Closed-circuit television (CCTV), as a collection of surveillance cameras doing video surveillance, is the use of television cameras for surveillance. It differs from broadcast television in that all components are directly linked via cables or other direct means. Surveillance cameras are often used in areas where there is an increased need for security, such as banks, play room area s, and airports where not everything can be watched at once by humans. The use of surveillance cameras in public places has increased, causing debate over security vs. privacy.
Surveillance cameras were initially developed as a means of increasing security in banks. Today surveillance cameras have developed to the point where they are simple and inexpensive enough to be used as home security systems, and for surveillance.In the United Kingdom, initial experiments in the 1970s and 1980s (including outdoor surveillance cameras being installed in Bournemouth in 1985), led to in several larger trial programs in the early 1990s. These were deemed successful in the government report "CCTV: Looking Out For You", issued by the Home Office in 1994, and paved a way with massive increase in the number of surveillance cameras installed.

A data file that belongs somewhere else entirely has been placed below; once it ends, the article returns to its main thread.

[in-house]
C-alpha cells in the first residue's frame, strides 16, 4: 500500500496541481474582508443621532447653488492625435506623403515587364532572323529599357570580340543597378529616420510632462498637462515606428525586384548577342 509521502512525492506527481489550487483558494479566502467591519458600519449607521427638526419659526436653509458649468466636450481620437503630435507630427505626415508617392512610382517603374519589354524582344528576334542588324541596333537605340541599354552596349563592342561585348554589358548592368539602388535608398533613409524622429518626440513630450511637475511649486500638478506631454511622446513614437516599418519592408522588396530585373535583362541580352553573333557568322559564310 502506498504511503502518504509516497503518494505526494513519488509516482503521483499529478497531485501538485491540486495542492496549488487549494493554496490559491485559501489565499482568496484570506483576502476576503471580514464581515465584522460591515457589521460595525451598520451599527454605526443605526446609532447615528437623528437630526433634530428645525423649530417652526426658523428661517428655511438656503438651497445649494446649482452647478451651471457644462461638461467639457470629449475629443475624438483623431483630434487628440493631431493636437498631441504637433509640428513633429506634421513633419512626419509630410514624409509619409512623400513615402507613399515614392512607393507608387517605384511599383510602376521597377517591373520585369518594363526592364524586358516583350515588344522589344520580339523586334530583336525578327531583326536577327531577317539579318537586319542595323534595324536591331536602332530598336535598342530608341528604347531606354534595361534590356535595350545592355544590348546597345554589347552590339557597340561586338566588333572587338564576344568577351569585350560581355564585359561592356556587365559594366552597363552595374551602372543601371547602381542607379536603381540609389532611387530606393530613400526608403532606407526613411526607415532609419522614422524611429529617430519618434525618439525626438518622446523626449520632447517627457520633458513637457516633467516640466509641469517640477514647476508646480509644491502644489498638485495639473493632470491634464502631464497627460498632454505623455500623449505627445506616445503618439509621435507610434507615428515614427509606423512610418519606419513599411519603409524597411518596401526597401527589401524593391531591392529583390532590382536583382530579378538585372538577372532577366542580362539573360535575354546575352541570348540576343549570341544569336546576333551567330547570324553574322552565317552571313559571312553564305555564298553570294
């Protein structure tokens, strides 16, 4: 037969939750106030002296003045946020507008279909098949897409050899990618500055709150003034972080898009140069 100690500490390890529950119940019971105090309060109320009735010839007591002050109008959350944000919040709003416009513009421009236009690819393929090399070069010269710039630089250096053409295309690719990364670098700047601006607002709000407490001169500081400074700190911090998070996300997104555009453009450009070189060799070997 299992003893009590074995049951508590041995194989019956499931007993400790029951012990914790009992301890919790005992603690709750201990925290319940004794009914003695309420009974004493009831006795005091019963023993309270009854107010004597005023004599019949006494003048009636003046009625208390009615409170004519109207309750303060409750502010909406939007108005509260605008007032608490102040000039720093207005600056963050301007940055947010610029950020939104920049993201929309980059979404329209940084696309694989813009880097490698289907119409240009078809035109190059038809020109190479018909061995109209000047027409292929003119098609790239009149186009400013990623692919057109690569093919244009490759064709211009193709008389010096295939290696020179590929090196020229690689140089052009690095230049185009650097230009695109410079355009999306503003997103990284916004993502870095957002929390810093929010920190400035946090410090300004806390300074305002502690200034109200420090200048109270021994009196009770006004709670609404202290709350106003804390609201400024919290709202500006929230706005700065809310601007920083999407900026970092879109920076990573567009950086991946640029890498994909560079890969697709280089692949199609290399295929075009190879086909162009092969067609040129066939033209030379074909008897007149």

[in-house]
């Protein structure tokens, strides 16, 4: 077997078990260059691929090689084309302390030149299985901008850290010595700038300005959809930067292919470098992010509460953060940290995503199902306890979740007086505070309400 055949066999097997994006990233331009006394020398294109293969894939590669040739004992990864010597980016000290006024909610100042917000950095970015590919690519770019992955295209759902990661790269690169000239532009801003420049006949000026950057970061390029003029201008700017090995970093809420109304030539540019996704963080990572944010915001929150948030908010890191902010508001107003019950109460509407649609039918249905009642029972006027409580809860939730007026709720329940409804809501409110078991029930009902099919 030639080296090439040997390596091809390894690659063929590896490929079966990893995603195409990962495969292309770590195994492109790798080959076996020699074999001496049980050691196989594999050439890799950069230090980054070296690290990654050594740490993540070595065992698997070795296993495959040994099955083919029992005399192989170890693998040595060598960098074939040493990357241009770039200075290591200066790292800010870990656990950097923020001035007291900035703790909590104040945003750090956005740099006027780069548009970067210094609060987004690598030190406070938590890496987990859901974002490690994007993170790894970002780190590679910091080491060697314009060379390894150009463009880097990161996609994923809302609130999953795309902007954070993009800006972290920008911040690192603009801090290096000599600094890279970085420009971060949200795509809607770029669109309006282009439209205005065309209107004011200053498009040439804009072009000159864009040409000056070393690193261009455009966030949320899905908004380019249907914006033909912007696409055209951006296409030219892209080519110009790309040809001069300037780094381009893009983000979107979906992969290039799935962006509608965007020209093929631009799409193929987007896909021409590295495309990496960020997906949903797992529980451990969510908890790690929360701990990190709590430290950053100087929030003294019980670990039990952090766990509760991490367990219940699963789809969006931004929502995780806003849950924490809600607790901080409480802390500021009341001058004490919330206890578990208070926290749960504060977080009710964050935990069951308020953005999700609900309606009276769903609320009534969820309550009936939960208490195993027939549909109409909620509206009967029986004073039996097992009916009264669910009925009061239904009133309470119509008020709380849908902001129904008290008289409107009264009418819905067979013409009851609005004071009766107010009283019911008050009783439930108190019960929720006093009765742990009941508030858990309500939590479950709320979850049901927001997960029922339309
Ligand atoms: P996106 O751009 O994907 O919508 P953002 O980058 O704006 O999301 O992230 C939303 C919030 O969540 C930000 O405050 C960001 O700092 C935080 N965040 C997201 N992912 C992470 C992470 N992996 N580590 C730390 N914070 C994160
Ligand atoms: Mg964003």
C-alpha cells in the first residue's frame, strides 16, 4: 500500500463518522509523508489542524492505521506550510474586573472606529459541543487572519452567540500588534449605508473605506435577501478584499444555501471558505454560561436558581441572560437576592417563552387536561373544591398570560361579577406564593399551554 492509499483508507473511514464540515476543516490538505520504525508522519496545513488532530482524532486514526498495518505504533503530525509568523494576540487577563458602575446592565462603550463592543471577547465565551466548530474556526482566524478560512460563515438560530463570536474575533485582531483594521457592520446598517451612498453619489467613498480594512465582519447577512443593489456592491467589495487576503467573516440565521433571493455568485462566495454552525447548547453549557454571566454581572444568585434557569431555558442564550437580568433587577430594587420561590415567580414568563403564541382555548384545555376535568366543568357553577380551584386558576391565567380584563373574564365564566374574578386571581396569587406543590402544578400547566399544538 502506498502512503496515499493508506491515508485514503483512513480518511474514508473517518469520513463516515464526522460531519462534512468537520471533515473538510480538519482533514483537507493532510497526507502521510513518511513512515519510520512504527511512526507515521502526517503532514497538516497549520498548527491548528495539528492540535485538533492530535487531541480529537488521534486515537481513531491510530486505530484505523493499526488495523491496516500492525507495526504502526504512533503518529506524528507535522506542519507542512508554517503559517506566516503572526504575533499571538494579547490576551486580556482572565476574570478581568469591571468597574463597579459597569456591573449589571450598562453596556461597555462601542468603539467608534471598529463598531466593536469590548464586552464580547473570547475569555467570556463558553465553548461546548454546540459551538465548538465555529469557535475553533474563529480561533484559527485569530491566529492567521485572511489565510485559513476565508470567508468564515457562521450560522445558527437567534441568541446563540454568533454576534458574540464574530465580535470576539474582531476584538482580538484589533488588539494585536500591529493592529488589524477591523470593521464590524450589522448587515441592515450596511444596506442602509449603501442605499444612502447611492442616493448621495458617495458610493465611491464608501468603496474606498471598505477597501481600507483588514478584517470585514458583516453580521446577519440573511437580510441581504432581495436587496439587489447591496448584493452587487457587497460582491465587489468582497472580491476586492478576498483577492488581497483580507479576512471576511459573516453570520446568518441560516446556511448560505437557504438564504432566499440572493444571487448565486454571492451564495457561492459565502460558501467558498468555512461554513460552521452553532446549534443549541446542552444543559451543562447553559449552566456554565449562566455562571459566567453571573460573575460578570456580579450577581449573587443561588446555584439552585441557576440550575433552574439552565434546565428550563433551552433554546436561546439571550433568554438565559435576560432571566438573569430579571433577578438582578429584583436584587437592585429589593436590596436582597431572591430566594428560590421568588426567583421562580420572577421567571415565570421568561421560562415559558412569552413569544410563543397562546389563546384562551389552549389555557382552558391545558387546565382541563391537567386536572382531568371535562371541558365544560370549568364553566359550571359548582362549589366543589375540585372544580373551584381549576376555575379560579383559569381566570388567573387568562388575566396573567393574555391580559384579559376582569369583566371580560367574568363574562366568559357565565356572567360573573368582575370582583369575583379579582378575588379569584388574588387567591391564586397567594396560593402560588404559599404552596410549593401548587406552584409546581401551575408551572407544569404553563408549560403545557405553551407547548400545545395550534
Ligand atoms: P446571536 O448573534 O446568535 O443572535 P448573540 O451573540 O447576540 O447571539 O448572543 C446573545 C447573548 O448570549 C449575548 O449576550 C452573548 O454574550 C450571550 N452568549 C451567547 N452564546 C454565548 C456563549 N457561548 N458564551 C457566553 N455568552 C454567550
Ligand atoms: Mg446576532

Nowadays surveillance cameras cover most town and city centres, and many stations, car-parks and estates. The exact number of surveillance cameras in the UK is not known. A 2002 working paper by Michael McCahill and Clive Norris of UrbanEye, based on a small sample in Putney High Street, "guesstimated" that the number of surveillance cameras in private premises in London is around 400,000 and the total number of surveillance cameras in the UK as around 4,000,000.